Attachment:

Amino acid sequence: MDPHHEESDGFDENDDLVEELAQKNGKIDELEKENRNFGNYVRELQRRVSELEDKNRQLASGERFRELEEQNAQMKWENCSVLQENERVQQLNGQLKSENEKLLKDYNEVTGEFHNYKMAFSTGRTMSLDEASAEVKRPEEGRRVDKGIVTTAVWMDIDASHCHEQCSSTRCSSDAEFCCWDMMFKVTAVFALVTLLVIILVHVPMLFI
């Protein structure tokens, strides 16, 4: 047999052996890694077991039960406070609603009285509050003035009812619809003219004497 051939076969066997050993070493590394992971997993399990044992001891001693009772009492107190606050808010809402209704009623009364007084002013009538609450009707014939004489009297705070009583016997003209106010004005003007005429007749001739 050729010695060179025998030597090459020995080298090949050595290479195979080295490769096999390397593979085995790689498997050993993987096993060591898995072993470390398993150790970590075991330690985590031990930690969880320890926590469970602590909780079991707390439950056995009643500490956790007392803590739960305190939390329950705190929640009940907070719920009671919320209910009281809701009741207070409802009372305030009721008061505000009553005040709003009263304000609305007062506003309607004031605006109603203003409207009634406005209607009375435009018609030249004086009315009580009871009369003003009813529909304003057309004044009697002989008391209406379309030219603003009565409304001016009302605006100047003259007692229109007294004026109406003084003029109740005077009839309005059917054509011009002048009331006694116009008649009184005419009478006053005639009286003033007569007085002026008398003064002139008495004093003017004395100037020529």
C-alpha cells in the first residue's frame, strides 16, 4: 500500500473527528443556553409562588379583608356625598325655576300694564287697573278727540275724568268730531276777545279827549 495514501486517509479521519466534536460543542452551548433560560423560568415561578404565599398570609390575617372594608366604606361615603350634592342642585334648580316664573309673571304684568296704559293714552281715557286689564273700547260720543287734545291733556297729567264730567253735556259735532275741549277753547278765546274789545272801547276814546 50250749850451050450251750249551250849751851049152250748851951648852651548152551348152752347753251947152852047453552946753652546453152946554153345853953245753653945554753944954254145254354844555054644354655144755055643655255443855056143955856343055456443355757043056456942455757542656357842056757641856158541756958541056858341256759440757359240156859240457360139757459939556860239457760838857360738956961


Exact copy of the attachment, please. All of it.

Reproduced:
Amino acid sequence: MDPHHEESDGFDENDDLVEELAQKNGKIDELEKENRNFGNYVRELQRRVSELEDKNRQLASGERFRELEEQNAQMKWENCSVLQENERVQQLNGQLKSENEKLLKDYNEVTGEFHNYKMAFSTGRTMSLDEASAEVKRPEEGRRVDKGIVTTAVWMDIDASHCHEQCSSTRCSSDAEFCCWDMMFKVTAVFALVTLLVIILVHVPMLFI
């Protein structure tokens, strides 16, 4: 047999052996890694077991039960406070609603009285509050003035009812619809003219004497 051939076969066997050993070493590394992971997993399990044992001891001693009772009492107190606050808010809402209704009623009364007084002013009538609450009707014939004489009297705070009583016997003209106010004005003007005429007749001739 050729010695060179025998030597090459020995080298090949050595290479195979080295490769096999390397593979085995790689498997050993993987096993060591898995072993470390398993150790970590075991330690985590031990930690969880320890926590469970602590909780079991707390439950056995009643500490956790007392803590739960305190939390329950705190929640009940907070719920009671919320209910009281809701009741207070409802009372305030009721008061505000009553005040709003009263304000609305007062506003309607004031605006109603203003409207009634406005209607009375435009018609030249004086009315009580009871009369003003009813529909304003057309004044009697002989008391209406379309030219603003009565409304001016009302605006100047003259007692229109007294004026109406003084003029109740005077009839309005059917054509011009002048009331006694116009008649009184005419009478006053005639009286003033007569007085002026008398003064002139008495004093003017004395100037020529």
C-alpha cells in the first residue's frame, strides 16, 4: 500500500473527528443556553409562588379583608356625598325655576300694564287697573278727540275724568268730531276777545279827549 495514501486517509479521519466534536460543542452551548433560560423560568415561578404565599398570609390575617372594608366604606361615603350634592342642585334648580316664573309673571304684568296704559293714552281715557286689564273700547260720543287734545291733556297729567264730567253735556259735532275741549277753547278765546274789545272801547276814546 50250749850451050450251750249551250849751851049152250748851951648852651548152551348152752347753251947152852047453552946753652546453152946554153345853953245753653945554753944954254145254354844555054644354655144755055643655255443855056143955856343055456443355757043056456942455757542656357842056757641856158541756958541056858341256759440757359240156859240457360139757459939556860239457760838857360738956961